LONDON — One noticeable difference between the reigns of King Charles III and Queen Elizabeth II is the splash of yellow at almost all of Charles’s public engagements. A gaggle of protesters, sometimes shouting and booing, hold aloft bright yellow signs that read “Not My King.” They are hard to miss.
The protesters’ biggest rally yet is planned for Saturday, when organizers say more than 1,000 anti-monarchists will gather along the coronation procession route in hopes of getting their message heard: King Charles, they say, should be replaced by an elected, democratic head of state.
Their view is a minority one. The majority of people in Britain support the monarchy, even if they aren’t that fussed about the coronation. They may not be draping their homes in Union Jack bunting, but they aren’t plotting a bloodless coup, either.
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A change of sovereign, though, for the first time in seven decades, has energized the republican movement and prompted others in Britain, and the 14 other countries where Charles is king, to look at the monarchy anew and begin to question aspects of its role in modern times.
Graham Smith, the head of the anti-monarchy group Republic, said Charles has been a boon for the movement.
“It being Charles and not the queen makes a big difference. She was their star player,” he told The Washington Post. “There was a lot of reluctance to criticize and challenge the queen. There was sycophancy and deference around her. That hasn’t been inherited by Charles.”
Anti-monarchist sentiment is sometimes amplified on social media, where the hashtag #NotMyKing often trends on Twitter when Charles is in the news. But the numbers of republicans spilling out onto the streets are not huge, and at events, Charles is greeted with far more cheers than boos.
One of this week’s controversies regarding Charles had to do with the announcement of a new addition to the coronation service: an “homage of the people,” inviting Brits and other citizens of the Commonwealth to cry out their allegiance in unison. A tweet from the Republic account calling it “an offensive and tone deaf gesture that holds the people in contempt” received nearly 10,000 likes and more than 3,000 retweets.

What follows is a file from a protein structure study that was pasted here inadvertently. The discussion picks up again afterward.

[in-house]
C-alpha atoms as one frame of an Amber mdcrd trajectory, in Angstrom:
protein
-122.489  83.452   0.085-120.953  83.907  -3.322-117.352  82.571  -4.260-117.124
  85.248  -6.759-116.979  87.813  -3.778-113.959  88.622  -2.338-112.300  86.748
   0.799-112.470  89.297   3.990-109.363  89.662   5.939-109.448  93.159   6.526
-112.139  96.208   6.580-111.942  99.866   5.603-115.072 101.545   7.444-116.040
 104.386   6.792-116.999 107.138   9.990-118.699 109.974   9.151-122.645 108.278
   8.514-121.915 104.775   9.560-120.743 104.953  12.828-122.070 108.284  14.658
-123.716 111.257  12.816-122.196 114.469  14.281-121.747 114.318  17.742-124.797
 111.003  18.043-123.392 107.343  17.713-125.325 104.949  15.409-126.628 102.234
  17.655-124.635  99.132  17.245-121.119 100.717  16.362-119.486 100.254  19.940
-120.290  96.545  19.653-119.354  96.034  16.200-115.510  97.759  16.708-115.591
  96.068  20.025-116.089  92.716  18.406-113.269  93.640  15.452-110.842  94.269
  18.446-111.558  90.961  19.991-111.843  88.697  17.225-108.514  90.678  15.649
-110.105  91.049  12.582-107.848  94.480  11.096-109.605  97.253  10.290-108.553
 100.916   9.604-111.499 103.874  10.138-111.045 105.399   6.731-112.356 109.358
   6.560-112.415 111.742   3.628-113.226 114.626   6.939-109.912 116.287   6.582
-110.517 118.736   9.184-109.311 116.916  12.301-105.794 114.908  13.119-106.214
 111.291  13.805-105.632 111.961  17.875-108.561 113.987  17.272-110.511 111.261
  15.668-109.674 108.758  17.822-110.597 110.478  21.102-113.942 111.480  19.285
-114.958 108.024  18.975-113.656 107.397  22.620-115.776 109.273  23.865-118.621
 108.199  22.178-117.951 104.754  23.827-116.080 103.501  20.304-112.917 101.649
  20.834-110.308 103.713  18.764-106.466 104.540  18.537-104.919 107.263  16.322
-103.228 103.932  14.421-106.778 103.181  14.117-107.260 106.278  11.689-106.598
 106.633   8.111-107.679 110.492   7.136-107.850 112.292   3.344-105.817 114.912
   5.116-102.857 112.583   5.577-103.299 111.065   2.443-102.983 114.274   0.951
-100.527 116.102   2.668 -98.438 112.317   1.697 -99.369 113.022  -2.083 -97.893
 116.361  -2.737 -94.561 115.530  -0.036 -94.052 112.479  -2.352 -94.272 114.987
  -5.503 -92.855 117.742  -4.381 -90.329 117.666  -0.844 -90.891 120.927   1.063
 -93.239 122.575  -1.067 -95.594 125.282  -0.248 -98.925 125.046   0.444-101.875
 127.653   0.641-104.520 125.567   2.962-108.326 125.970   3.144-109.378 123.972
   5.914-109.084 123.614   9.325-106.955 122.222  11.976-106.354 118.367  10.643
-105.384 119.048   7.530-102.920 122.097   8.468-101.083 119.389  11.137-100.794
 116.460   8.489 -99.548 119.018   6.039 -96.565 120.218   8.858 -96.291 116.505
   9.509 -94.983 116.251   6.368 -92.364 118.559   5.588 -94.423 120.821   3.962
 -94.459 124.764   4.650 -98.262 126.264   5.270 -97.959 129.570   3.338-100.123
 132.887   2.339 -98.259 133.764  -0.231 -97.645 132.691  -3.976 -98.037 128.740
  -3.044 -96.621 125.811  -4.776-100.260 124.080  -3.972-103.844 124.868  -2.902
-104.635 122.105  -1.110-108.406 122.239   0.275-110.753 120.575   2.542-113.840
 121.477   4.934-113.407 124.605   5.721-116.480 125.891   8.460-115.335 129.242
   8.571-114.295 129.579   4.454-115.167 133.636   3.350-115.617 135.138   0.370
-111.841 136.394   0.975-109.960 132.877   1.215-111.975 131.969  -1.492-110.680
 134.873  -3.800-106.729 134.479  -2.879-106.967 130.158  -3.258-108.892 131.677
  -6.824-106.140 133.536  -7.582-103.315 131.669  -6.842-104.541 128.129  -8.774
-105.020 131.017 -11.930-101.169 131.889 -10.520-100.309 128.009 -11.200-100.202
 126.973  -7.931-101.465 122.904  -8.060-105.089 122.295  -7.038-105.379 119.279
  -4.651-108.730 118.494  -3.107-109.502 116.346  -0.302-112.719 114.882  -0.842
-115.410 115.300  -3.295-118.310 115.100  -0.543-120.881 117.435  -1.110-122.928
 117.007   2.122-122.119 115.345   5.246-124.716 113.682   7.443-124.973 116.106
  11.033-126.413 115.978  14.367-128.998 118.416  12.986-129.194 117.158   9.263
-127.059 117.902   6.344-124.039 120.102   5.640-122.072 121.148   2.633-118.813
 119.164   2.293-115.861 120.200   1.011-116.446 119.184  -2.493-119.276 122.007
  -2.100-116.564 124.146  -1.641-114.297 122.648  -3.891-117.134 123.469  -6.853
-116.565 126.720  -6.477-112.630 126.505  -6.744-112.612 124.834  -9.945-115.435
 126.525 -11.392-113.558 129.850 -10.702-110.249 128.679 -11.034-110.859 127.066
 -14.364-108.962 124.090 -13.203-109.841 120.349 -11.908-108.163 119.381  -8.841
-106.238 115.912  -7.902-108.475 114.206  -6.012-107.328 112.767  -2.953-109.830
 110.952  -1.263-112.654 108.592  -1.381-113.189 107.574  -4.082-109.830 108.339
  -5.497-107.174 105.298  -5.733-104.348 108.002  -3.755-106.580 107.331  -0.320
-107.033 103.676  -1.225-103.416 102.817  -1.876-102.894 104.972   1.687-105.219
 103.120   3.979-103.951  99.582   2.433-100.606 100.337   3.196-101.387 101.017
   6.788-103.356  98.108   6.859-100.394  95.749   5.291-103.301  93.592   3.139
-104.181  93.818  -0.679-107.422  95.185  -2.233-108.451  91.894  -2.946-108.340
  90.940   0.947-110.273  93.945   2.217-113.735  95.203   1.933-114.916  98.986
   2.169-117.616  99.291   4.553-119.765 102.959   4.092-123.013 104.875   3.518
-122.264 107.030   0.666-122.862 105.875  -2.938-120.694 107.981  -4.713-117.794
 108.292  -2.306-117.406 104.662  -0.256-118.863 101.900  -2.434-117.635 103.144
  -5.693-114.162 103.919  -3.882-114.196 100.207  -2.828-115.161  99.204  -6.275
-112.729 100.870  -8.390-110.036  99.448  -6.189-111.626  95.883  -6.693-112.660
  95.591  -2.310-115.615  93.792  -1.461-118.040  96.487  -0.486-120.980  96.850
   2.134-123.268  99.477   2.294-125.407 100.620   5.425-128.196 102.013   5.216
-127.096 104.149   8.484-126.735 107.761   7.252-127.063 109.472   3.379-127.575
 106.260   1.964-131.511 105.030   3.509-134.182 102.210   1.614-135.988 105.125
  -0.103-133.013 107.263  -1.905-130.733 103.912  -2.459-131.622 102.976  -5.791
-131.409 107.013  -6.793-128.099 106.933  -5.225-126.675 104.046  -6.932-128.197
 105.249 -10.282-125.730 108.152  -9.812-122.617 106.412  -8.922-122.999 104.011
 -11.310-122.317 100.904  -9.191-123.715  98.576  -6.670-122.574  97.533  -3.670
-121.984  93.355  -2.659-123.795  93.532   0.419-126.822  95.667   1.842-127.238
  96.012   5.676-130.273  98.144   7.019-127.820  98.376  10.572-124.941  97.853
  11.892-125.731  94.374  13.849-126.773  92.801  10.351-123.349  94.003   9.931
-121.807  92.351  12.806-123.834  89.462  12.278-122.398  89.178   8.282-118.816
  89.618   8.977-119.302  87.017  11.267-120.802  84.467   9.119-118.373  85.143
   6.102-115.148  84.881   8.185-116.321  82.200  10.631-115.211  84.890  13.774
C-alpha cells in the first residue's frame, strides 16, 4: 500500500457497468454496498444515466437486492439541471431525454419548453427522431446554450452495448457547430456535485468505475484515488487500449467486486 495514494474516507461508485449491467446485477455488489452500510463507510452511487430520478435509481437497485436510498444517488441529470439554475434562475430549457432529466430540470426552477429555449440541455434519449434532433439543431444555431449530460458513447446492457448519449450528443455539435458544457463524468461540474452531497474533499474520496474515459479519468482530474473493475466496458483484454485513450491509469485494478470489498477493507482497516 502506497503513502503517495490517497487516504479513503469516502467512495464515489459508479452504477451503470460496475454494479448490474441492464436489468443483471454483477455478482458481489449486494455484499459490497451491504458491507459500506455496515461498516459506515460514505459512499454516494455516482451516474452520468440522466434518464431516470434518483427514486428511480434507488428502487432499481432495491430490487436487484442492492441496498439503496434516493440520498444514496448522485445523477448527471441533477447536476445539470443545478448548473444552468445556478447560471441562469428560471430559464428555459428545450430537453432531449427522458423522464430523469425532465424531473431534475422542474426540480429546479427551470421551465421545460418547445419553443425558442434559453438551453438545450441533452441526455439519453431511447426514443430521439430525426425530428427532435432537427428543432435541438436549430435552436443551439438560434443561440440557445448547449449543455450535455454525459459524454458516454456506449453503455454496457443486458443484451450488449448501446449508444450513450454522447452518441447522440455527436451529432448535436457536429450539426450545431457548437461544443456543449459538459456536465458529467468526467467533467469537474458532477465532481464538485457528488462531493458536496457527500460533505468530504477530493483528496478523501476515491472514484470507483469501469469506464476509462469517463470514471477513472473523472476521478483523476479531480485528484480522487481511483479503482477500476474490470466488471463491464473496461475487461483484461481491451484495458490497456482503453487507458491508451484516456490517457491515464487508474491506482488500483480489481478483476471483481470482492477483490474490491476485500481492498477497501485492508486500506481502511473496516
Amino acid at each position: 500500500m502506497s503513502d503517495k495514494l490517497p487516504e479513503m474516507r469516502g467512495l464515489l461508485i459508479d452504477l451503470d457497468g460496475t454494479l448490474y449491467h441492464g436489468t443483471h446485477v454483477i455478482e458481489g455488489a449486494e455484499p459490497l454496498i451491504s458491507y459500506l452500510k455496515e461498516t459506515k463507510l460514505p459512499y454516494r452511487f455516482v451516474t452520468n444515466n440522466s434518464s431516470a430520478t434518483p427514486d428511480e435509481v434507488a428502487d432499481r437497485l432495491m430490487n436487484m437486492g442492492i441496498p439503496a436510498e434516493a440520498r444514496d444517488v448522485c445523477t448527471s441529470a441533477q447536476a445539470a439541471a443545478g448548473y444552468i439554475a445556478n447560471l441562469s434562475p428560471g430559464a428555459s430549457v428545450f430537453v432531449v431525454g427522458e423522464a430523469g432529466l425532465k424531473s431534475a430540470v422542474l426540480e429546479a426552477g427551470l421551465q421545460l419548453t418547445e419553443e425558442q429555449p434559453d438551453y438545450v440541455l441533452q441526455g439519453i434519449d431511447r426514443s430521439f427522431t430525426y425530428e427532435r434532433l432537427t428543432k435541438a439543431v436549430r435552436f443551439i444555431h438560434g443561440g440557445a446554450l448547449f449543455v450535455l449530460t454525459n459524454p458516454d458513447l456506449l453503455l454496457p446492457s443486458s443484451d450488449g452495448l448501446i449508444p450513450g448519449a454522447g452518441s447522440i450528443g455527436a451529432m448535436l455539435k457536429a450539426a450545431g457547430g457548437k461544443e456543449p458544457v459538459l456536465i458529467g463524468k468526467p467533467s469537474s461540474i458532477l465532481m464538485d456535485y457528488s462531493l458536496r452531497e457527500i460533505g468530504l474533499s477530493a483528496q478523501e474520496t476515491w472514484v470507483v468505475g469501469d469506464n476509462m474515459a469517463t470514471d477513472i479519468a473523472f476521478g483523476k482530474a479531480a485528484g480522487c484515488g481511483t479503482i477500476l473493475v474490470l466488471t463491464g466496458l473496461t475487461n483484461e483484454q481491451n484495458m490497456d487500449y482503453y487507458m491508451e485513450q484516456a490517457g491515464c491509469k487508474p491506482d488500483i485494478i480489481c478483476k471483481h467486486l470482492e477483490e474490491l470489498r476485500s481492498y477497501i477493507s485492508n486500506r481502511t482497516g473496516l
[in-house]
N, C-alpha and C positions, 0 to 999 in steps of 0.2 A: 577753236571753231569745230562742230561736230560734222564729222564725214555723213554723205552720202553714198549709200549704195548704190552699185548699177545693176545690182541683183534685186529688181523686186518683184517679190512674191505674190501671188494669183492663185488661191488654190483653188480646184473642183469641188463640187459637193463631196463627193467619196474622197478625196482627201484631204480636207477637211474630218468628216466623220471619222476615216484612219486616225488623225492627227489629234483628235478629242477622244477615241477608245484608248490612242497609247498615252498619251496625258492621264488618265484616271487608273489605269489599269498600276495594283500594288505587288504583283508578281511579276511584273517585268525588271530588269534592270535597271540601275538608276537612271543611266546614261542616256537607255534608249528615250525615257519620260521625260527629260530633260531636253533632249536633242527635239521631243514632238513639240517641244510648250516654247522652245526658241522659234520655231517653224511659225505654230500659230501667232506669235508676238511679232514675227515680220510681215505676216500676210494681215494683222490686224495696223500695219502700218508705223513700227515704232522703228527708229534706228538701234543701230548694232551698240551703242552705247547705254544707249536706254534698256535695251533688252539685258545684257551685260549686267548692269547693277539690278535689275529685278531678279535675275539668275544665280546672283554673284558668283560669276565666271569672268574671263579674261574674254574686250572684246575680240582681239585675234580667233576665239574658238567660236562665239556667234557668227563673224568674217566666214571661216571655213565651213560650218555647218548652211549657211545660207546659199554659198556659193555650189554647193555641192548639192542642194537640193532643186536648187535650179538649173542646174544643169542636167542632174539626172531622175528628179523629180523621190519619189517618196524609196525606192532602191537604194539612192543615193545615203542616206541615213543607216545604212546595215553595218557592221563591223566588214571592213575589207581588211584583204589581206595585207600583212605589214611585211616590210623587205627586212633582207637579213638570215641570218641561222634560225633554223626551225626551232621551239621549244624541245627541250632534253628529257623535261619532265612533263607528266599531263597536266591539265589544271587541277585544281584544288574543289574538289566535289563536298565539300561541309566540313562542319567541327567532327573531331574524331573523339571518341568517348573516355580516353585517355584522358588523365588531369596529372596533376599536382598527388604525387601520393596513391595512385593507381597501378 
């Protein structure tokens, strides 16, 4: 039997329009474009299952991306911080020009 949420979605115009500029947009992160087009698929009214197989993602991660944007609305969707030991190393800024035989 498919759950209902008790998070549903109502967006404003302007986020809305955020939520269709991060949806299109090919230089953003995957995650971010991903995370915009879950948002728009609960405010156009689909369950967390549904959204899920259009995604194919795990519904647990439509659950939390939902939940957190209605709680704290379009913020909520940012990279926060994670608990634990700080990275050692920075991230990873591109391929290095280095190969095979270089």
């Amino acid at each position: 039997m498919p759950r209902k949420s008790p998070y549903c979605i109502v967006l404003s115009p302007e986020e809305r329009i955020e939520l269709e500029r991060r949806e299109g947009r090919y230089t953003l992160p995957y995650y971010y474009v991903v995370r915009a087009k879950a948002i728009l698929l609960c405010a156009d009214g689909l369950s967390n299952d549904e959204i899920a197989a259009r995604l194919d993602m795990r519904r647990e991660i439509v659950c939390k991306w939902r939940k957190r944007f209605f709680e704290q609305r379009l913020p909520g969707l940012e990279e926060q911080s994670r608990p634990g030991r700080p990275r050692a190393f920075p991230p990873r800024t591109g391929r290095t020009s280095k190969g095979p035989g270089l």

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Republican activists are hoping to capitalize on those moments of pushback, as well as longer-term softening of support for the monarchy. A recent survey by the National Centre for Social Research found that a record-low 29 percent of people said the monarchy is “very important.”
A deeper dive into the figures suggests that the monarchy could have a succession problem, with younger people in particular turning their backs on it. Only 12 percent of those ages 18 to 34 view the monarchy as “very important.”
And Charles, while liked well enough by a majority of Brits, is not nearly as popular as his mother was.
Jacob Goodman, a 26-year-old Londoner who was at a recent #NotMyKing event, said that “everyone liked the queen” but that many people saw her as separate from the institution she represented. “It would be very odd to me to know a young person who is pro-royal. I’d probably think they are lying,” he said.
Others at the London protest said that they didn’t want to jettison the monarchy but that the change from “God Save the Queen” to “God Save the King” had gotten them thinking.
“I understand the need for a monarchy,” said Andrew Lowe, 52, an architect. “I question the size of it and the cost of it and the heritage behind it. With the change from the queen to the king, it’s a chance to debate the subject.”
To be sure, Elizabeth was not universally loved. A British teenager fired blanks at her while she was on horseback in the 1981 Trooping the Colour ceremony. She was hit with eggs during a 1986 trip to New Zealand, the yellow yolk running down her pink dress. A protester shouted at her “You should be ashamed!” during a 2007 Westminster Abbey service commemorating the 200th anniversary of the abolition of the slave trade. When she visited Dublin in 2012, she was met with signs reading “Britain out of Ireland.”